SS: So tell me something, can the church fight AI the same way it fights cloning?

 

BG: I think religion has a lot of power to help the human mind grow and to help create social cohesion in groups, but you know religion has proved to be very adaptive over time. And if you look in the Bible or the Koran we don’t take literally a lot of things said there now. I mean the Christian church adapted itself to birth control and even abortion reasonably well. And I think religion will adapt itself to new technology as they emerge, just as it’s been doing.

 

SS: Your company Aidyia is a hedge fund that’s run by artificial intelligence - from what I understand, it makes predictions about market trends and invests accordingly - and it's doing pretty well. But if you’re already earning money thanks to AI, why isn’t everybody lining up for the tech? The more people have it, the less advantage it’s going to bring you, so are you trying to keep it secret?

 

BG: Yes, financial prediction using AI is - it’s definitely the wave of the future and I think within ten years a tremendous amount of the money on all major markets is going to be traded by AIs in one form or another. In Aidiya we created some trading strategies that are reasonably successful at the scale at which they’re traded now. But the specific strategies that we’re now using, there’s a limit to how much we can trade using those. We can’t trade trillions of dollars with them, so we’re working newer and better strategies that will be more and more scaleable. And a lot of other people are too, but there’s a diversity of different AI approaches that can be used on the markets, just like there’s a lot of different approaches to fundamental trading and traditional quantitative trading.

 

SS: Can we create an artificially intelligent robot that’s based on a real person - like cloning, but for the mind? Would that in essence be digital immortality?

 

BG: It should be possible via scanning the human brain in great detail to map out the neural circuits that make a person be themselves and then replicate that neural structure in some sort of computer - a digital computer, a quantum computer, some sort of synthetic biology nano computer. Once we’ve done that we will have a synthetic simulation of a specific human being. And then we have an interesting philosophy problem or a few. Is the simulation of me, is that really me or is that just something that’s acting like me? And more interestingly - does that simulation of me feel like me, does it have the same type of experiences and sensations as I do, or is it just a sort of philosophical zombie that impersonates me, has no true experience? These are questions that are going to be intriguing to explore. Right now these are philosophy questions, but as we develop new technologies these are going to become science questions and part of the new science of the mind. So there’s amazing new avenues of discovery that we’re going to be exploring.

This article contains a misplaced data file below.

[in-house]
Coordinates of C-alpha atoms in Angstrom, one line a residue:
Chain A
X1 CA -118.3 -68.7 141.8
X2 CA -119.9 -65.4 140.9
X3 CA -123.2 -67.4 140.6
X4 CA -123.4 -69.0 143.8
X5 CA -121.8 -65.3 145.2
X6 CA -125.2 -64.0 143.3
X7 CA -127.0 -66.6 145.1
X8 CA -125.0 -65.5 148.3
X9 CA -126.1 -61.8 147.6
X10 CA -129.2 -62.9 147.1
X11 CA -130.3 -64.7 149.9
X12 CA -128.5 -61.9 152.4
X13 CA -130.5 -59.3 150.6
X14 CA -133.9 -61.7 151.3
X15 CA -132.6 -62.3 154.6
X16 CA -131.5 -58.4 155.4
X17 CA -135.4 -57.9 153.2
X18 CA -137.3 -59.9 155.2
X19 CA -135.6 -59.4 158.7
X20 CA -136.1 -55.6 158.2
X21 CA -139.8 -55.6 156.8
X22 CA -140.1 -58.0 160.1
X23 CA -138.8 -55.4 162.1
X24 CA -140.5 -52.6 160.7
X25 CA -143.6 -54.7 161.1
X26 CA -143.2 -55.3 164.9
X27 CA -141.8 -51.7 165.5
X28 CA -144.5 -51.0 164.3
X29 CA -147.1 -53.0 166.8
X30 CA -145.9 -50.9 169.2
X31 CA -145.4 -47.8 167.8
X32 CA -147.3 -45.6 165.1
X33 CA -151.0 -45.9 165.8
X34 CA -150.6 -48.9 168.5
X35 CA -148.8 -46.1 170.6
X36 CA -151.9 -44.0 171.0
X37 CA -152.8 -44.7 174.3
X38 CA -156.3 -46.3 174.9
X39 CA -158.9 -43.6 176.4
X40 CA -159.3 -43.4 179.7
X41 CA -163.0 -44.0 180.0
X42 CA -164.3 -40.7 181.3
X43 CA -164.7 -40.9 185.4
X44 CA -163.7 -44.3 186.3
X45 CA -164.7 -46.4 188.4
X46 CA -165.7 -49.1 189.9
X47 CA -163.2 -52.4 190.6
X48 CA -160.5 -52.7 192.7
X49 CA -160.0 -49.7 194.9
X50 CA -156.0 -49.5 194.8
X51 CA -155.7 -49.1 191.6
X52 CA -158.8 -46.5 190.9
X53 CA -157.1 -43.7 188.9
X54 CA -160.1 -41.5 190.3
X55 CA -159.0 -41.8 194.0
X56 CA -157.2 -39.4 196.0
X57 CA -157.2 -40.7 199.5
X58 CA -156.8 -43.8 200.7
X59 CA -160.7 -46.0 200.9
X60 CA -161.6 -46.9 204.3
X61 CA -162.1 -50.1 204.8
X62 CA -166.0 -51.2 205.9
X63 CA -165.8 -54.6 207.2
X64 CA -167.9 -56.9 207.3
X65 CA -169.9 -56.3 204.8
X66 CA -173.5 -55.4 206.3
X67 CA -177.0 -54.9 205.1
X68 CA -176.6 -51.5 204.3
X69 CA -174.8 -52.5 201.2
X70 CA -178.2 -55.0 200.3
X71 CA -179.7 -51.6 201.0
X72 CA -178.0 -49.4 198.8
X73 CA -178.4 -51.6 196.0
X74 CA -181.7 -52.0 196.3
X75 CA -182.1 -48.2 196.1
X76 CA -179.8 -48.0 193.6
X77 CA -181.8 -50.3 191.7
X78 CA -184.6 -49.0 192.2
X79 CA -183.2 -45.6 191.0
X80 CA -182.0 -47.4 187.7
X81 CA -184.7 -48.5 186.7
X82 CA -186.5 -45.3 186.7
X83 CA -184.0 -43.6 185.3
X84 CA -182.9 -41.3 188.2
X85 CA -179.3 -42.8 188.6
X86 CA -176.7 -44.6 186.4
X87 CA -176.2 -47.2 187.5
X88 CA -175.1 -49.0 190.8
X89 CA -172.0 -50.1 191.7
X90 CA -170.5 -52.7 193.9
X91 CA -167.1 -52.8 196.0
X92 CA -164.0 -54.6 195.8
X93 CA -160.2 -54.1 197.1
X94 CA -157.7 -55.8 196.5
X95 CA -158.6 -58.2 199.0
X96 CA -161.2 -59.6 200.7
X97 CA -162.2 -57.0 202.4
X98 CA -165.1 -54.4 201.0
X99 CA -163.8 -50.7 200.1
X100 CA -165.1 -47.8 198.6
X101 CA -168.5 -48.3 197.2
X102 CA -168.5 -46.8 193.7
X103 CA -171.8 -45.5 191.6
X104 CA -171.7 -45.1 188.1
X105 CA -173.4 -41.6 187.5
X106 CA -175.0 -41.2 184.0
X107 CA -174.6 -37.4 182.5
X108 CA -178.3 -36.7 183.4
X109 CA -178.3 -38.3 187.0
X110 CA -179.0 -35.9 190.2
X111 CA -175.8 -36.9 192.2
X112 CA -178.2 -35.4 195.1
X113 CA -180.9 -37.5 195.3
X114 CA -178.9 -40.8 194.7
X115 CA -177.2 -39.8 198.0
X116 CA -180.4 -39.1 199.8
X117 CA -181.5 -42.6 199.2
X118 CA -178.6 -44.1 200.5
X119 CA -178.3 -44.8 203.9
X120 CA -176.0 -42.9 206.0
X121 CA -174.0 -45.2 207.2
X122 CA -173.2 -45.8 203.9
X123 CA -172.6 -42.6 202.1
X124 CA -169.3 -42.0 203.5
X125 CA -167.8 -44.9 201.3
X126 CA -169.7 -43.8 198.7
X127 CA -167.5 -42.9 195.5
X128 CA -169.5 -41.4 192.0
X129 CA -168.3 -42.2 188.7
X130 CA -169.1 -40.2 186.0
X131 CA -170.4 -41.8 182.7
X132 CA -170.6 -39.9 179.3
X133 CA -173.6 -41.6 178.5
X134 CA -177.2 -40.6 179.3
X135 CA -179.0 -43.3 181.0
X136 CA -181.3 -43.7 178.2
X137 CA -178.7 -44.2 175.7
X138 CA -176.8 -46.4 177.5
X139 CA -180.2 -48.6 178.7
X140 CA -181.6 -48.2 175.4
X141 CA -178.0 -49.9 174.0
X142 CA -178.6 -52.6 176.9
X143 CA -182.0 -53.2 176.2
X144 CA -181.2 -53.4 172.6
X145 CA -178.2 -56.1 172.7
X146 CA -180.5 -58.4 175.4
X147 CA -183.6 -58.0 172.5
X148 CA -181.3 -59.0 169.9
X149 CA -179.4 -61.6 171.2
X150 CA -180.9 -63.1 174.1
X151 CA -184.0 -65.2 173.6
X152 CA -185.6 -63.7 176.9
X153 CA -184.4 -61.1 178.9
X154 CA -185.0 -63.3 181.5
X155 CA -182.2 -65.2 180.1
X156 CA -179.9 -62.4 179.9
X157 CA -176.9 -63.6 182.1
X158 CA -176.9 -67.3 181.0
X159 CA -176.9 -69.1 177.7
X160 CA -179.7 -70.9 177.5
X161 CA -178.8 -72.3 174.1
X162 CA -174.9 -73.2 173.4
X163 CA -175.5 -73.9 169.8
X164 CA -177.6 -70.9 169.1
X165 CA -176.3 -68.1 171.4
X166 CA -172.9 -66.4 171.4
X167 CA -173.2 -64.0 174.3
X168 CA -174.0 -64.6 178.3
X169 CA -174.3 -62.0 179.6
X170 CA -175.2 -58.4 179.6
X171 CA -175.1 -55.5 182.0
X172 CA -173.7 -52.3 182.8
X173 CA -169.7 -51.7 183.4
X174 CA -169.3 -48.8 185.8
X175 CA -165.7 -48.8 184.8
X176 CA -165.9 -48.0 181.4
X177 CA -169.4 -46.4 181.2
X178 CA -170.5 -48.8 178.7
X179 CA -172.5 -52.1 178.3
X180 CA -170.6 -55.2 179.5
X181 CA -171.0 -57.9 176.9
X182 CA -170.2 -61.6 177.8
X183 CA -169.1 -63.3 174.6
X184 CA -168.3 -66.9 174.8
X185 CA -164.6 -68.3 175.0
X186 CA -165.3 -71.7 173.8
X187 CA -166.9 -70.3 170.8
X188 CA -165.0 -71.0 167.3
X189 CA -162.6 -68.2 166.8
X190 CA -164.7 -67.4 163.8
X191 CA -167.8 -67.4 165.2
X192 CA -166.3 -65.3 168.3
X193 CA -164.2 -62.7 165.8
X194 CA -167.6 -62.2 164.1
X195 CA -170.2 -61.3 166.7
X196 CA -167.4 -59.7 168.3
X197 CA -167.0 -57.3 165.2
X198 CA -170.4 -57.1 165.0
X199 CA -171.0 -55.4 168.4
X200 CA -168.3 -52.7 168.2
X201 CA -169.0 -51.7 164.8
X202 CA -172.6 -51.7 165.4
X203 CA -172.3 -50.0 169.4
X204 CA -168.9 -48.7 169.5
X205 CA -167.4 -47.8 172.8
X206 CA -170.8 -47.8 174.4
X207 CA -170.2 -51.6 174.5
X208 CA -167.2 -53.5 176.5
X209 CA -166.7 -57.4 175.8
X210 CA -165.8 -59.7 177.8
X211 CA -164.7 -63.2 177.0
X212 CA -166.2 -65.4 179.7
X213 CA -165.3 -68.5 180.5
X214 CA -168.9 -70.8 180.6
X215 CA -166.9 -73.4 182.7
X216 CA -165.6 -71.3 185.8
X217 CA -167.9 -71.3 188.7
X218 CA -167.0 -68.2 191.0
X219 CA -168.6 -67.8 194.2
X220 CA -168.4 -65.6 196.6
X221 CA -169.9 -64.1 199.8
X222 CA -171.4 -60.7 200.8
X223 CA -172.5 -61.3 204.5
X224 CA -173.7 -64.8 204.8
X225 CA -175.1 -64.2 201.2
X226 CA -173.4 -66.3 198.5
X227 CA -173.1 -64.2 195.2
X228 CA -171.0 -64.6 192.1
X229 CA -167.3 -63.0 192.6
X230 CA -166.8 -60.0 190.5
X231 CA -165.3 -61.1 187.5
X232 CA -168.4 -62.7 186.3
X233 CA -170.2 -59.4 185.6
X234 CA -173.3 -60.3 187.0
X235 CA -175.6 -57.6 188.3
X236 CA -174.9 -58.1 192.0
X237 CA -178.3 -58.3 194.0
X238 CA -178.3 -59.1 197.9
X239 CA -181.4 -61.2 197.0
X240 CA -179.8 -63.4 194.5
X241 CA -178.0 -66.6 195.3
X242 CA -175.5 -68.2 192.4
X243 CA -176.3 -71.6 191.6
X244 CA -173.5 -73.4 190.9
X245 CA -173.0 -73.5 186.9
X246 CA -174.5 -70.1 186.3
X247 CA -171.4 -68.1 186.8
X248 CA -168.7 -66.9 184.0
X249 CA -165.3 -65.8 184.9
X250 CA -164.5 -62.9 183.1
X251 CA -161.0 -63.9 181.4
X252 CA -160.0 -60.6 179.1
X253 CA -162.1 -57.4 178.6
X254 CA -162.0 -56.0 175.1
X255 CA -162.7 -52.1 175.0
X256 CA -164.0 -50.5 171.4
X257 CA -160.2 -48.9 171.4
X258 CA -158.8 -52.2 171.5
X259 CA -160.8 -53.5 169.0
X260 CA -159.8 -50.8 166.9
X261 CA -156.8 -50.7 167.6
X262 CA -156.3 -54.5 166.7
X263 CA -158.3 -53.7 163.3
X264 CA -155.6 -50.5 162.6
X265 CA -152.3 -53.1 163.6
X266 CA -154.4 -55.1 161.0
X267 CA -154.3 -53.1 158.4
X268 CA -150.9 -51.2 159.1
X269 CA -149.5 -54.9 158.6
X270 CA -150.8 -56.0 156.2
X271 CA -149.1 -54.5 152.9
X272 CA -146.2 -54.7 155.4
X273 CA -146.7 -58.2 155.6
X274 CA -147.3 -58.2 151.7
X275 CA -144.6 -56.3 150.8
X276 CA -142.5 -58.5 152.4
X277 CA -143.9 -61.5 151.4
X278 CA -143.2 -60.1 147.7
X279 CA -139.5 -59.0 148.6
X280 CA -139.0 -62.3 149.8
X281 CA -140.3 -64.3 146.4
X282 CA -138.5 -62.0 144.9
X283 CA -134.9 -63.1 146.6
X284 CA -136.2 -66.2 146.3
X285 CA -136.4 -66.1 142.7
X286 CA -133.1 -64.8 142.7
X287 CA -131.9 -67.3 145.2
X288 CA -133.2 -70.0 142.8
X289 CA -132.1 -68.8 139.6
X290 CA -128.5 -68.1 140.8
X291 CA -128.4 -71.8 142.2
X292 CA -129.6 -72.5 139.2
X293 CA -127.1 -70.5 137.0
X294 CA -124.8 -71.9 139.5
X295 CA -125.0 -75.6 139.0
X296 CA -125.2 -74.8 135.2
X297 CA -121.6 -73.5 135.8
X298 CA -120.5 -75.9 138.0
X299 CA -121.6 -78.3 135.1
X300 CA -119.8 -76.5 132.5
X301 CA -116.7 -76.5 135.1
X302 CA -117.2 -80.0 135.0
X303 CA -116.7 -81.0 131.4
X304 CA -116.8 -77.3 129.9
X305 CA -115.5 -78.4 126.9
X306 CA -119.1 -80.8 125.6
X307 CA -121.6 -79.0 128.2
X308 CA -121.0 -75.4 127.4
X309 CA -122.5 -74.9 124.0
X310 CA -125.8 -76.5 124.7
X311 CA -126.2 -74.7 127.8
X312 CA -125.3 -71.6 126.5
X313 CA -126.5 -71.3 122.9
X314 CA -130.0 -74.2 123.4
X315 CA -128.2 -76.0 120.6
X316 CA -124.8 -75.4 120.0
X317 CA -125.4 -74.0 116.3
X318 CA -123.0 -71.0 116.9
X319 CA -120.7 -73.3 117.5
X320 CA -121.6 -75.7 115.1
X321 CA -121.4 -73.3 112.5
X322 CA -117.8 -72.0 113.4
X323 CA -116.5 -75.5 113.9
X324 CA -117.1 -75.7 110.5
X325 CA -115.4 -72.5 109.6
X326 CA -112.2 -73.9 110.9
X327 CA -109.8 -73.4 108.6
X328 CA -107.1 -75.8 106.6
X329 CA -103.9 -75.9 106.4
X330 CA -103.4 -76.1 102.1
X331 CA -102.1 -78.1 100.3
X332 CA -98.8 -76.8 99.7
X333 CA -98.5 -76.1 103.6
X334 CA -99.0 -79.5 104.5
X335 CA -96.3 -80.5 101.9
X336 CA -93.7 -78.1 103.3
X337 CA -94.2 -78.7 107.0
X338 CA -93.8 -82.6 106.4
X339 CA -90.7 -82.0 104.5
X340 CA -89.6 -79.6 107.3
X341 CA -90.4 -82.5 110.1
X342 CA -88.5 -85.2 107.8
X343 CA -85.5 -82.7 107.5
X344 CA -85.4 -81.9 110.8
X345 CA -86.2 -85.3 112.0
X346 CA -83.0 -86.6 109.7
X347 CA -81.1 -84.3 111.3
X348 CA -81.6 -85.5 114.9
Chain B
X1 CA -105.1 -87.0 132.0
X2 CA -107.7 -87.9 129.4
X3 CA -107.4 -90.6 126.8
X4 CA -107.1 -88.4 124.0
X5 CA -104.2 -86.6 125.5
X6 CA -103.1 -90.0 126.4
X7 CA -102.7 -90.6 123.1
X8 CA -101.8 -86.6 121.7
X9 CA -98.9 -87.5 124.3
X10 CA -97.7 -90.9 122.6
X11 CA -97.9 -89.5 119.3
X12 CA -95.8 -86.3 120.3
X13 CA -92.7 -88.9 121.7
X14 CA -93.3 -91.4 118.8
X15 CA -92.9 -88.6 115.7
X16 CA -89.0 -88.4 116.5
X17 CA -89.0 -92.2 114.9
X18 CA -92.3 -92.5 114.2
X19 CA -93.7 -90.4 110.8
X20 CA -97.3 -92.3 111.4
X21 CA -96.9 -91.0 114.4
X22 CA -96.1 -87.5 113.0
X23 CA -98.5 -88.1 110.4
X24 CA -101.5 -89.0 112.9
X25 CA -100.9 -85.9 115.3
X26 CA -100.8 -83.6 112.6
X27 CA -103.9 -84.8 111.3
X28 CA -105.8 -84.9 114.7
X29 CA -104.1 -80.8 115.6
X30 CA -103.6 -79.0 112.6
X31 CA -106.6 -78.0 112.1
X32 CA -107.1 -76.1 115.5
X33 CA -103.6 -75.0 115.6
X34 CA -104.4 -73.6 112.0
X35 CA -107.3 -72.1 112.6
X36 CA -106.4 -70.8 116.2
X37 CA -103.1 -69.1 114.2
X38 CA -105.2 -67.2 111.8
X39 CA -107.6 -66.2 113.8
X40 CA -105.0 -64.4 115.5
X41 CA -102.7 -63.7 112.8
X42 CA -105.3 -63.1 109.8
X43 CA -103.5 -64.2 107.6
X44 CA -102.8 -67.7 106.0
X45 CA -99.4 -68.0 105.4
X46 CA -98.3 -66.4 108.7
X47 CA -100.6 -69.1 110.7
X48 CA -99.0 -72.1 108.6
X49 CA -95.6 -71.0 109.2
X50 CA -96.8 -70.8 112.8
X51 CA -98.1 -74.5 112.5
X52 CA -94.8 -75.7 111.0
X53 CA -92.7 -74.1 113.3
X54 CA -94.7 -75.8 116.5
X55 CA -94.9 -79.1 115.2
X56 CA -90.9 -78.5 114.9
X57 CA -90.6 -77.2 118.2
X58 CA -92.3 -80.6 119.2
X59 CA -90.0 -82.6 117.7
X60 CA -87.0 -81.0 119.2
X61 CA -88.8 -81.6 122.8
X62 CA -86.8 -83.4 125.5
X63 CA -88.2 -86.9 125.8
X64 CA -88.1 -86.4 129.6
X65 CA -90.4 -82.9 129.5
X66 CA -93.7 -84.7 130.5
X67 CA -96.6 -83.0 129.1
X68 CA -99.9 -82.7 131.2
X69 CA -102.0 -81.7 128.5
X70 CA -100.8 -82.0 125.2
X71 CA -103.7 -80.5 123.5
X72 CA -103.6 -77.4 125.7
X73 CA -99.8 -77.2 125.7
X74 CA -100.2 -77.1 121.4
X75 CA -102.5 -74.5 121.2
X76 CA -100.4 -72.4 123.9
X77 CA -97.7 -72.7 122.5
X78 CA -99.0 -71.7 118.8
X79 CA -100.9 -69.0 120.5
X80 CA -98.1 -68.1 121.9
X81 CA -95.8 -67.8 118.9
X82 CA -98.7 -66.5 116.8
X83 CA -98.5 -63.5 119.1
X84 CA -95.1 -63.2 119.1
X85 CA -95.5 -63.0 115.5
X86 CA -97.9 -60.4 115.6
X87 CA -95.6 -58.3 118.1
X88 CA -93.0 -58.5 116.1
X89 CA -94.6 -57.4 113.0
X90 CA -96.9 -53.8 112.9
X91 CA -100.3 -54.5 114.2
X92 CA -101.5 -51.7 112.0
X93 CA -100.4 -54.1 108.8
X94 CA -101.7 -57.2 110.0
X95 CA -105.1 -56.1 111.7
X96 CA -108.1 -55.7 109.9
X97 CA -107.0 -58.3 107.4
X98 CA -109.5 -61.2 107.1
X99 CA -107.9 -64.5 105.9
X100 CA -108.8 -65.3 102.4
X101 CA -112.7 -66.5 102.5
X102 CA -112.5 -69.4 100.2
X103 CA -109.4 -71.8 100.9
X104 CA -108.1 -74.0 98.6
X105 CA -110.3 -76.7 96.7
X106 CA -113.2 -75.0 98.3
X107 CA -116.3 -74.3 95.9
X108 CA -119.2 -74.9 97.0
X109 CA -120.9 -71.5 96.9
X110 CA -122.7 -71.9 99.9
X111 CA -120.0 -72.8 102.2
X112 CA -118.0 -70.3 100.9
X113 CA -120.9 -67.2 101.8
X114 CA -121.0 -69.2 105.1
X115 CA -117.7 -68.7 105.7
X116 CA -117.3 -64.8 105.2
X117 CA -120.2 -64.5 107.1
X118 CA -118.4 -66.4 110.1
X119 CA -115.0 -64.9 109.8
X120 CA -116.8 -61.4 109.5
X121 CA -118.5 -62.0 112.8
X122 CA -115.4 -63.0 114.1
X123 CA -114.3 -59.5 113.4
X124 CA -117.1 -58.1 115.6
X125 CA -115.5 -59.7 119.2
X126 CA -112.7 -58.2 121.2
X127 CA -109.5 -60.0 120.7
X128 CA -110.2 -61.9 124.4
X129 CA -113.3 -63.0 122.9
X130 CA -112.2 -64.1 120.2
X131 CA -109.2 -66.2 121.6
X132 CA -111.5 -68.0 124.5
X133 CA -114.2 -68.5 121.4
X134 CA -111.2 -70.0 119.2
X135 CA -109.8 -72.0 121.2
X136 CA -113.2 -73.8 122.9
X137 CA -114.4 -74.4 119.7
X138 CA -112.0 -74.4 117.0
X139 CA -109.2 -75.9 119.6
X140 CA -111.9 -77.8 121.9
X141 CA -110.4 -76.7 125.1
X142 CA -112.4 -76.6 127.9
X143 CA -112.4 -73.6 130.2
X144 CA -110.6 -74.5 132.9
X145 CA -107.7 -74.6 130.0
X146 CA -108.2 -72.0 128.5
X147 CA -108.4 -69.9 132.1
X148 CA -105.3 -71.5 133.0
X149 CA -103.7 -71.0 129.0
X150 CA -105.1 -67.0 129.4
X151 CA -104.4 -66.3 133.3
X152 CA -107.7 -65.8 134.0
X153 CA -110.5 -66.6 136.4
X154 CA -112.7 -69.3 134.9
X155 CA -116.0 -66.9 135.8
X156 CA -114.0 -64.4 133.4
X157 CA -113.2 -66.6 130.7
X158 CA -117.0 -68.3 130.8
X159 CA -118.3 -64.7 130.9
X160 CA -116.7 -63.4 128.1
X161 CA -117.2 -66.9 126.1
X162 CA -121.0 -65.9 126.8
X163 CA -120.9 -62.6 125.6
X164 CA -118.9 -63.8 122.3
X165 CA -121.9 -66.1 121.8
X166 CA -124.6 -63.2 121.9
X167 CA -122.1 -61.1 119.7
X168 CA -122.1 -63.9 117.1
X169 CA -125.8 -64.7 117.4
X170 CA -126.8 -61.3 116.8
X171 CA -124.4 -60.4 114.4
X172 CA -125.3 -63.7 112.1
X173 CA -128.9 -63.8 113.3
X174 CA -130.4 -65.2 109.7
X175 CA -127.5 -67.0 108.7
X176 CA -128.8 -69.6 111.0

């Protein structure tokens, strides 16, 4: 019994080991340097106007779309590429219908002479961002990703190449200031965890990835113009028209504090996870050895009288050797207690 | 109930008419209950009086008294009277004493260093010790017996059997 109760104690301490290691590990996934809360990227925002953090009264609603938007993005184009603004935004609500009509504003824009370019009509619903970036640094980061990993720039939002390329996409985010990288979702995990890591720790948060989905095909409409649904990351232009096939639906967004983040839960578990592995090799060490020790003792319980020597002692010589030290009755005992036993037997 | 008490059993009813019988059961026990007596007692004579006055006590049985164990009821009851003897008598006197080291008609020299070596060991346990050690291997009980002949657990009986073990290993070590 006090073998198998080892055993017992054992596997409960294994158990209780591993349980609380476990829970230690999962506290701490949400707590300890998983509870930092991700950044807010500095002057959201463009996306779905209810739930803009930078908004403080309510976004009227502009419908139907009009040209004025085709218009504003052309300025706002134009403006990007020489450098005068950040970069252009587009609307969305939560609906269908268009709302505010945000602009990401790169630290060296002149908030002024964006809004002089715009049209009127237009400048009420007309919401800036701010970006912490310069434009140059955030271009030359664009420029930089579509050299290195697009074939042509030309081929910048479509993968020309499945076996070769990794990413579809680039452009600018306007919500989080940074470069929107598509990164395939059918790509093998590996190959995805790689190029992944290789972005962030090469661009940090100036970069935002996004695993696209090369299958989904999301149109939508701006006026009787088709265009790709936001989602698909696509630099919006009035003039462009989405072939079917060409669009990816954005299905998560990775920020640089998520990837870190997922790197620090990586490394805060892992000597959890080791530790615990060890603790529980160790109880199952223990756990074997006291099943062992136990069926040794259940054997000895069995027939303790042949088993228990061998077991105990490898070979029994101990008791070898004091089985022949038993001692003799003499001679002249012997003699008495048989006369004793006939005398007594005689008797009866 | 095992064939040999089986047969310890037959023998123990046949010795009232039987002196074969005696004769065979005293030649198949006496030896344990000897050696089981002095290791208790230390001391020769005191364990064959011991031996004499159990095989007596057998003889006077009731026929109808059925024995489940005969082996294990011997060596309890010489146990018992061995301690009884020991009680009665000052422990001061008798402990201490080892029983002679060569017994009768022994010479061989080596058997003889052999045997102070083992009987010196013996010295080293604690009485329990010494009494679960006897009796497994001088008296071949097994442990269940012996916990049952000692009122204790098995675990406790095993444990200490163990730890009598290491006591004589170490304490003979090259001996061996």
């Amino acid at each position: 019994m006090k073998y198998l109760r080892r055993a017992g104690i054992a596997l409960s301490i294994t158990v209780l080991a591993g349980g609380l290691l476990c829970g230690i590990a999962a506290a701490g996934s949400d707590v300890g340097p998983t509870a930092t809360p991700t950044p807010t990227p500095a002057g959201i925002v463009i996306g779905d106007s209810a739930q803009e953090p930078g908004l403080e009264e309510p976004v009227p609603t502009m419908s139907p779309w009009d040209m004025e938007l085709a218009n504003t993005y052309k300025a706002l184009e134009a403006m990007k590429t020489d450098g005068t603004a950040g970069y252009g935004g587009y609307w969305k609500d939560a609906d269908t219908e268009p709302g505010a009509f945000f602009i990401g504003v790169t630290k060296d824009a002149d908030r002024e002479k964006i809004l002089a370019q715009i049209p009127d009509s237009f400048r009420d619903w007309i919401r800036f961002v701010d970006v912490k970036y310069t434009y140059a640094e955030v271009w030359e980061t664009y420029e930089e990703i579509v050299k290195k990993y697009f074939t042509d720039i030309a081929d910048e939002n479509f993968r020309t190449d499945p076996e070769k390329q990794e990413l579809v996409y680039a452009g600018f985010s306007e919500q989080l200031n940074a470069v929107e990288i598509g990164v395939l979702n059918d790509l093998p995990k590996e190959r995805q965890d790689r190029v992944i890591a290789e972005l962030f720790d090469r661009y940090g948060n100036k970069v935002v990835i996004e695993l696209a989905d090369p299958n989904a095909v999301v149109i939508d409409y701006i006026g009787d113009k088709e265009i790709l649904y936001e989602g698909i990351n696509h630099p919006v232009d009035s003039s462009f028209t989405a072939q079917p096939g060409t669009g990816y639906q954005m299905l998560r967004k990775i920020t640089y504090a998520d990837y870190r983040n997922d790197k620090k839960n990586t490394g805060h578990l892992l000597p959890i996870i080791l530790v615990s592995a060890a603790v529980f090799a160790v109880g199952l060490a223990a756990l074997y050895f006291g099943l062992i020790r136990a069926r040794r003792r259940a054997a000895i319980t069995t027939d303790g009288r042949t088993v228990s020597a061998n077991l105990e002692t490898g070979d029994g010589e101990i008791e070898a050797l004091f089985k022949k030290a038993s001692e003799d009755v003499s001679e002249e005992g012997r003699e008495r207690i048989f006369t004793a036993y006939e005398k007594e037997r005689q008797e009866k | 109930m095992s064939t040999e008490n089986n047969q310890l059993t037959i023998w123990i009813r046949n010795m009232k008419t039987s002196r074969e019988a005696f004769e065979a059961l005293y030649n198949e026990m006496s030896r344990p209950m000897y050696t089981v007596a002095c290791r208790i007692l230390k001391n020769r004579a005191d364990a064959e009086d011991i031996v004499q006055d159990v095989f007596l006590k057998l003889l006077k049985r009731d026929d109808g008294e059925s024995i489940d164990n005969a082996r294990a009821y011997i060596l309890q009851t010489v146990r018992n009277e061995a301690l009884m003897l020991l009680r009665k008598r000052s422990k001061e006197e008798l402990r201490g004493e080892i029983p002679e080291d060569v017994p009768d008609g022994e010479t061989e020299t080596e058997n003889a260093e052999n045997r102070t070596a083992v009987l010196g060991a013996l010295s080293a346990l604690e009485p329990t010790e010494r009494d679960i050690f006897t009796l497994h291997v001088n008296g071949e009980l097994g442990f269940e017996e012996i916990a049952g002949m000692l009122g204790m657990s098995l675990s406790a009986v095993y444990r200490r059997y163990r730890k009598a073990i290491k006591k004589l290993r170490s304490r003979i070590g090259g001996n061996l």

SS: Exactly,if the human brain is copied on some kind of a hard-drive, what about emotions and feelings? Isn’t immortality a kind of torture without being able to feel a single thing?

 

BG: If you couldn’t feel anything you couldn’t be tortured or happy. You wouldn’t feel anything. I think that immortality whether in a human body free of disease and suffering or in a robot body to which the mind had been uploaded, immortality will be a great joy to many people, including myself. But if someone gets sick of living and finds it to be a torture, I’m not in favour of compulsory immortality. As I keep saying, I think people should have the freedom to leverage these advanced technologies or not as befits their own taste. But there’s a lot of things to explore in this universe. And as far as I’m concerned 80 or 90 years of life is not nearly enough to learn everything there is to be learned, travel everywhere there is to be travelled and grow in every way that’s possible.

 

SS: It is great, if big science minds can live longer and create, develop, invent more. But what about another side of this issue - tyrants and dictators have always been dreaming of defeating aging and living forever - what might happen if it becomes possible for them?

BG: I think dictators are on their way out and democracy is on the rise. And the advance of AI that reduces material scarcity and improves communication between people and other minds, this will help the rise of democracy and the increase of a peaceful and positive world for everyone.

 

SS: Alright, thank you Ben very much for this interesting insight into the crazy world of artificial intelligence.

 

BG: Ha-ha,who you calling crazy?

 

SS: I still can’t catch up with it, but I hope with time I’ll embrace it like you do, I just need more time. Anyways, thanks a lot for this interview. We were talking to Ben Goertzel, artificial intelligence and robotics pioneer, entrepreneur, discussing the rise of thinking robots and what that means for humanity in the near future. That’s it for this edition of SophieCo, I’ll see you next time.